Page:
FLAMBOYANT DREAMS OF STARDOM GET THE SOLO SPACE THEY NEED
The ImpoSTAR: Who Does He Think He Is?
Written by Jason Chasland with Lyndee-Jane Rutherford
Directed by Lyndee-Jane Rutherford
Starring Jason Chasland
at Circa One, Wellington
From 19 Oct 2013 to 9 Nov 2013
Reviewed by Laurie Atkinson, 22 Oct 2013
originally published in The Dominion Post
Judy Garland, Julie Andrews, Barbra Streisand, Liza Minnelli, Patti LuPone, Elvis Presley, Tom Jones and many others are not names you would normally associate with a cluttered attic in a farmhouse in the Wairarapa where The ImpoSTAR takes place.
But all these divas and pop stars fit neatly into the unglamorous setting if you are a lonely, bullied, rugby-playing teenager with a powerful voice who finds a more exciting existence in faraway Hollywood and Broadway which have been seen, heard, imagined and imitated from numerous LPs, TV shows, movies and videos.
The ImpoSTAR is Jason Chasland's solo autobiographical musical revue which he performs with all the necessary confidence and flamboyance of his idols of whom he gives deft impressions that slide, too infrequently, into comic caricatures rather than accurate impersonations.
Between breaks in the songs we get to know something of his family and his career from his first childhood appearance on stage, to a sixteen year-old playing Freddy Eynsford-Hill in My Fair Lady, to his coming out of the closet, and to a shot at stardom in London.
When he performed the show at Bats last year the production was cramped and a bit muddled. His presence in such a small space was overpowering and his amplified voice very loud. There was a lot of stage smoke.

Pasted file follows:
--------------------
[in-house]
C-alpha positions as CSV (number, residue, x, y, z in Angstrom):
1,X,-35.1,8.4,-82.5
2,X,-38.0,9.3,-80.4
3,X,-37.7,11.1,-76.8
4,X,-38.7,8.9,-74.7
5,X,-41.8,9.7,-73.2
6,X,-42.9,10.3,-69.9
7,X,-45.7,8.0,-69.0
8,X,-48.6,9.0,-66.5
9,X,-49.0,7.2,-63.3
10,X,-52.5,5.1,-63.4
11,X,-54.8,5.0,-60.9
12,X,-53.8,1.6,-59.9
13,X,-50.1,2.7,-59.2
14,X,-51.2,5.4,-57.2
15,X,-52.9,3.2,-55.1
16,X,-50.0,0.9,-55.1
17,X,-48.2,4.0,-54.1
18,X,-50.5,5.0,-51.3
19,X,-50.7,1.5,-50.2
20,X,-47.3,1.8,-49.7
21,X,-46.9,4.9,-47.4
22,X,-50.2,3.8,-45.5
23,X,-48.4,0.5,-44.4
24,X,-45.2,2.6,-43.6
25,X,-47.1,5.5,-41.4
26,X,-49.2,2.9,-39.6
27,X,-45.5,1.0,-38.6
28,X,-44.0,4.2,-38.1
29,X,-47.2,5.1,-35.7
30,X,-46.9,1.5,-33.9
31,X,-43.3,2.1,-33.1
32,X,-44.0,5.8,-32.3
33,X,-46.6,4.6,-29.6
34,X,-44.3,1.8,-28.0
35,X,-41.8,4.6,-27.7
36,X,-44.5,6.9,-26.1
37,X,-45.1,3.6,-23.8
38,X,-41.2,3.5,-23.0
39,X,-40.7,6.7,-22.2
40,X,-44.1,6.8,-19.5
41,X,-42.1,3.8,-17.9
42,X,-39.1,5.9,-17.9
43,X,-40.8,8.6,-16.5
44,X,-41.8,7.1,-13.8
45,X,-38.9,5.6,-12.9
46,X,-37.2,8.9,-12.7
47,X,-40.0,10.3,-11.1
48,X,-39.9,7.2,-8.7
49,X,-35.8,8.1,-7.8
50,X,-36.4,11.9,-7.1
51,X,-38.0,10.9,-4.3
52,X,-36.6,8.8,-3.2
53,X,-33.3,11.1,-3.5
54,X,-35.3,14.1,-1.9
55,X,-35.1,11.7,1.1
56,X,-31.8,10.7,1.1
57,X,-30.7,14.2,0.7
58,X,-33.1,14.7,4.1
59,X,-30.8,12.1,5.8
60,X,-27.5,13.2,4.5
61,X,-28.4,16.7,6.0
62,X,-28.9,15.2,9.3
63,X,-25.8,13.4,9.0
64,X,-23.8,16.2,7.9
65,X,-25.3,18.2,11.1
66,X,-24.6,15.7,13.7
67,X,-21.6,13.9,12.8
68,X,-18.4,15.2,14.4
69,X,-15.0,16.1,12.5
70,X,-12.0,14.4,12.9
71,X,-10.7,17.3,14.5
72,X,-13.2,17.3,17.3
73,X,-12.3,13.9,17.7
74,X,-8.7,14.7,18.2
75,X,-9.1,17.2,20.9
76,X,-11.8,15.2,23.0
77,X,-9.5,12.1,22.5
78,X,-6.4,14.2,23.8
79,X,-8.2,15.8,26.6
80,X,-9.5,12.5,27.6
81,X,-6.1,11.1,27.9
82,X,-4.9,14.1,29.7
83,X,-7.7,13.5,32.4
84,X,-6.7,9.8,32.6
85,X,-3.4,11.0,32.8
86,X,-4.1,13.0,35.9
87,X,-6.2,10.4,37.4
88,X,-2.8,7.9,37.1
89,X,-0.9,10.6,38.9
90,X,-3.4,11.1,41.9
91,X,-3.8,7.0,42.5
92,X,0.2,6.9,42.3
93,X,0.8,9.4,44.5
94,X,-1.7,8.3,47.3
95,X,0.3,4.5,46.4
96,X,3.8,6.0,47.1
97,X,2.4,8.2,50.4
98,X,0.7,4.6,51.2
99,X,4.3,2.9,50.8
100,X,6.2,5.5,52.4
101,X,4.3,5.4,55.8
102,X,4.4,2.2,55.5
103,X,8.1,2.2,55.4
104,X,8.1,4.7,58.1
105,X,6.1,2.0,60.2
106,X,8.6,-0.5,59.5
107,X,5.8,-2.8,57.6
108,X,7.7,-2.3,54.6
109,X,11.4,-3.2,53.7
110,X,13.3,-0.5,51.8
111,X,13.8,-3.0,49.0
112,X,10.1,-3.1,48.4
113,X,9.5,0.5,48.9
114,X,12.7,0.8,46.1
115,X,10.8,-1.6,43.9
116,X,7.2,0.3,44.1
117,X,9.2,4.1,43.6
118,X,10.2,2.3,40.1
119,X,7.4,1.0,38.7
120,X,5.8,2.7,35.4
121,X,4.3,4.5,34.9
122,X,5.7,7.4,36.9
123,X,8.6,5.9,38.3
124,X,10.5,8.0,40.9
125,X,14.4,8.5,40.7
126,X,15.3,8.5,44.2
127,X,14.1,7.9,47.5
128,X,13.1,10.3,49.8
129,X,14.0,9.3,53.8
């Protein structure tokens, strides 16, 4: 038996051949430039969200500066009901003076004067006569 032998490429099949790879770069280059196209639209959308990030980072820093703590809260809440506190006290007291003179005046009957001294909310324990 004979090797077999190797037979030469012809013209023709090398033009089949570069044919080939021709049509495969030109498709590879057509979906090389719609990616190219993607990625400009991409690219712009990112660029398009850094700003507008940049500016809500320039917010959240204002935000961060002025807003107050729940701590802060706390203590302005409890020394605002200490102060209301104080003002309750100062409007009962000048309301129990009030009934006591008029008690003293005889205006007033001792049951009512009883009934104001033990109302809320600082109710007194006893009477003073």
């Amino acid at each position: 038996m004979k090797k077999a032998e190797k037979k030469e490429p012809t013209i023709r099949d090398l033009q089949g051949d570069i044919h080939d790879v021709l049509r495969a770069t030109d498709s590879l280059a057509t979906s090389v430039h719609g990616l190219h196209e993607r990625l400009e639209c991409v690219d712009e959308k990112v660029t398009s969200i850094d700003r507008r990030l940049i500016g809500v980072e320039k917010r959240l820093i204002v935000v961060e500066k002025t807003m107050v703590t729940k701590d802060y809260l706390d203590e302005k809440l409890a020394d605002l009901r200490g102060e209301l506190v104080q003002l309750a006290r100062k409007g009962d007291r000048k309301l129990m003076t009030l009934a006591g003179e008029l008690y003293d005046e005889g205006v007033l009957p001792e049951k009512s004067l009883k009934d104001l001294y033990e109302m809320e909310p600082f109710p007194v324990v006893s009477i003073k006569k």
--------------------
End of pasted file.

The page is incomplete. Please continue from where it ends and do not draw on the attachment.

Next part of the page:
The current version has been cleverly expanded to fill the much larger space and the autobiographical interludes have been made more personal and coherent. The costumes, wigs, videos, slides, costumes and setting are far more professional but without losing the ordinariness of the background – witness the numerous everyday objects mingled with more exotic objects suspended behind the attic and lit to make them look glamorous. There's still a lot of smoke.
It's a pity there isn't enough material here for a Forbidden Broadway-type revue. Jason Chasland would fit very neatly into one with his comical version of Julie Andrews in My Fair Lady in which he exaggerates the purity of her vowels. But he coarsens his go at Barbra Streisand with a distracting false nose. It's the voice that matters and that he has in spades.
For more production details, click on the title above. Go to Home page to see other Reviews, recent Comments and Forum postings (under Chat Back), and News.
See also reviews by:
Laurie Atkinson (The Dominion Post);